Approximately 12.9% (117/906) of the patients who received duloxetine in placebo-controlled trials for DPNP discontinued treatment due to an adverse reaction, compared with 5.1% (23/448) for placebo. Common adverse reactions reported as a reason for discontinuation and considered to be drug-related (as defined above) included nausea (duloxetine 3.5%, placebo 0.7%), dizziness (duloxetine 1.2%, placebo 0.4%), and somnolence (duloxetine 1.1%, placebo 0.0%).

Fibromyalgia

Approximately 19.6% (172/876) of the patients who received duloxetine in 3 to 6 month placebocontrolled trials for FM discontinued treatment due to an adverse reaction, compared with 11.8% (63/535) for placebo. Common adverse reactions reported as a reason for discontinuation and considered to be drug-related (as defined above) included nausea (duloxetine 1.9%, placebo 0.7%), somnolence (duloxetine 1.5%, placebo 0.0%), and fatigue (duloxetine 1.3%, placebo 0.2%).

Chronic Pain due to Osteoarthritis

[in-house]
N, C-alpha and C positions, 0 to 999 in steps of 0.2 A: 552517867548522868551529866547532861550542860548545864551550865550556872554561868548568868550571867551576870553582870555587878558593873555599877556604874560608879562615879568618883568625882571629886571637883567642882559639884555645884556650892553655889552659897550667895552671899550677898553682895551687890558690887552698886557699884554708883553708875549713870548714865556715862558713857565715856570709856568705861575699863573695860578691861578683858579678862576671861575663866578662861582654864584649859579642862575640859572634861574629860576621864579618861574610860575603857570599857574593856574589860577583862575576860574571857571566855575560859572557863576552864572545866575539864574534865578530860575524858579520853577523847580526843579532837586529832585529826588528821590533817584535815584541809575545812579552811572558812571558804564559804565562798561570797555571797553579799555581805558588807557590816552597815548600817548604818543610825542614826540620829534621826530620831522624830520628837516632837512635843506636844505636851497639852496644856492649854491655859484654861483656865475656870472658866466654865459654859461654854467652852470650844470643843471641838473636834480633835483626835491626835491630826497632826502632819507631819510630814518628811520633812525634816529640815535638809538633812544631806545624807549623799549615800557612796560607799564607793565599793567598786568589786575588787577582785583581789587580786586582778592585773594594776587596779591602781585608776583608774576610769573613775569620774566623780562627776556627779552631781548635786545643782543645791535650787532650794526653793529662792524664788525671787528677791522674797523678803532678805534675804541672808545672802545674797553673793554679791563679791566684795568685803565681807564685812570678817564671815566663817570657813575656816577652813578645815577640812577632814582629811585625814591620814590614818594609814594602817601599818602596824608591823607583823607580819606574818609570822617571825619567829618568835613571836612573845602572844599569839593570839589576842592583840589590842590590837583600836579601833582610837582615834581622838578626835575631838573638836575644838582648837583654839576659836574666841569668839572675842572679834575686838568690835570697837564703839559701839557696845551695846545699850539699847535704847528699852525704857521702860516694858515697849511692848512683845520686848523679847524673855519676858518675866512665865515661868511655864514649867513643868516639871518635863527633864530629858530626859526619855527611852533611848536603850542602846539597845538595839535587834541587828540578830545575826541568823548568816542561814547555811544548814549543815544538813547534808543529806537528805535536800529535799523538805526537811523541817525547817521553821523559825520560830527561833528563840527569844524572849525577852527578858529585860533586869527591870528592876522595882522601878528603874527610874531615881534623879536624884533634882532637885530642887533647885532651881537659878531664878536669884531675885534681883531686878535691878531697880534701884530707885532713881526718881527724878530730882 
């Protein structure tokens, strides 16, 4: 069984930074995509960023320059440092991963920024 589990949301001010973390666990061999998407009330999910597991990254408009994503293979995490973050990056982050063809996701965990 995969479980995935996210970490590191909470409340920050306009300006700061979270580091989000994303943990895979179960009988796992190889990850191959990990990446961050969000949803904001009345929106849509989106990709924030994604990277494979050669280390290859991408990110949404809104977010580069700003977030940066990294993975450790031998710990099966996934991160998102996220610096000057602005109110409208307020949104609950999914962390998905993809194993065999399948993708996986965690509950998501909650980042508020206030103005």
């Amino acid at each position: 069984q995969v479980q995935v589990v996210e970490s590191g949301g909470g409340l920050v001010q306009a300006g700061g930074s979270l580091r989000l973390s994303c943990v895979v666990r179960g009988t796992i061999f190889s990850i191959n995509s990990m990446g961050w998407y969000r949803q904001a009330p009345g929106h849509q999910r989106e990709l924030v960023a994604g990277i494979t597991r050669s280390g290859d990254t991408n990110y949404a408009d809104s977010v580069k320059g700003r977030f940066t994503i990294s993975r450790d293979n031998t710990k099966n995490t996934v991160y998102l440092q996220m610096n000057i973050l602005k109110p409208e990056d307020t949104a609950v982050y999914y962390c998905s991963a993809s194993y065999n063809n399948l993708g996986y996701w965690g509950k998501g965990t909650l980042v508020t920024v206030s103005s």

Approximately 16.3% (39/239) of the patients who received duloxetine in 13- week, placebo-controlled trials for chronic pain due to OA discontinued treatment due to an adverse reaction, compared with 5.6% (14/248) for placebo. Common adverse reactions reported as a reason for discontinuation and considered to be drug-related (as defined above) included nausea (duloxetine 2.9%, placebo 0.8%) and asthenia (duloxetine 1.3%, placebo 0.0%).

Chronic Low Back Pain

Approximately 16.5% (99/600) of the patients who received duloxetine in 13-week, placebo-controlled trials for CLBP discontinued treatment due to an adverse reaction, compared with 6.3% (28/441) for placebo. Common adverse reactions reported as a reason for discontinuation and considered to be drug-related (as defined above) included nausea (duloxetine 3.0%, placebo 0.7%), and somnolence (duloxetine 1.0%, placebo 0.0%).

Most Common Adverse Reactions

Pooled Trials for all Approved Indications

The most commonly observed adverse reactions in Cymbalta-treated patients (incidence of at least 5% and at least twice the incidence in placebo patients) were nausea, dry mouth, somnolence, constipation, decreased appetite, and hyperhidrosis.

Diabetic Peripheral Neuropathic Pain

The most commonly observed adverse reactions in Cymbalta-treated patients (as defined above) were nausea, somnolence, decreased appetite, constipation, hyperhidrosis, and dry mouth.

Fibromyalgia

The most commonly observed adverse reactions in Cymbalta-treated patients (as defined above) were nausea, dry mouth, constipation, somnolence, decreased appetite, hyperhidrosis, and agitation.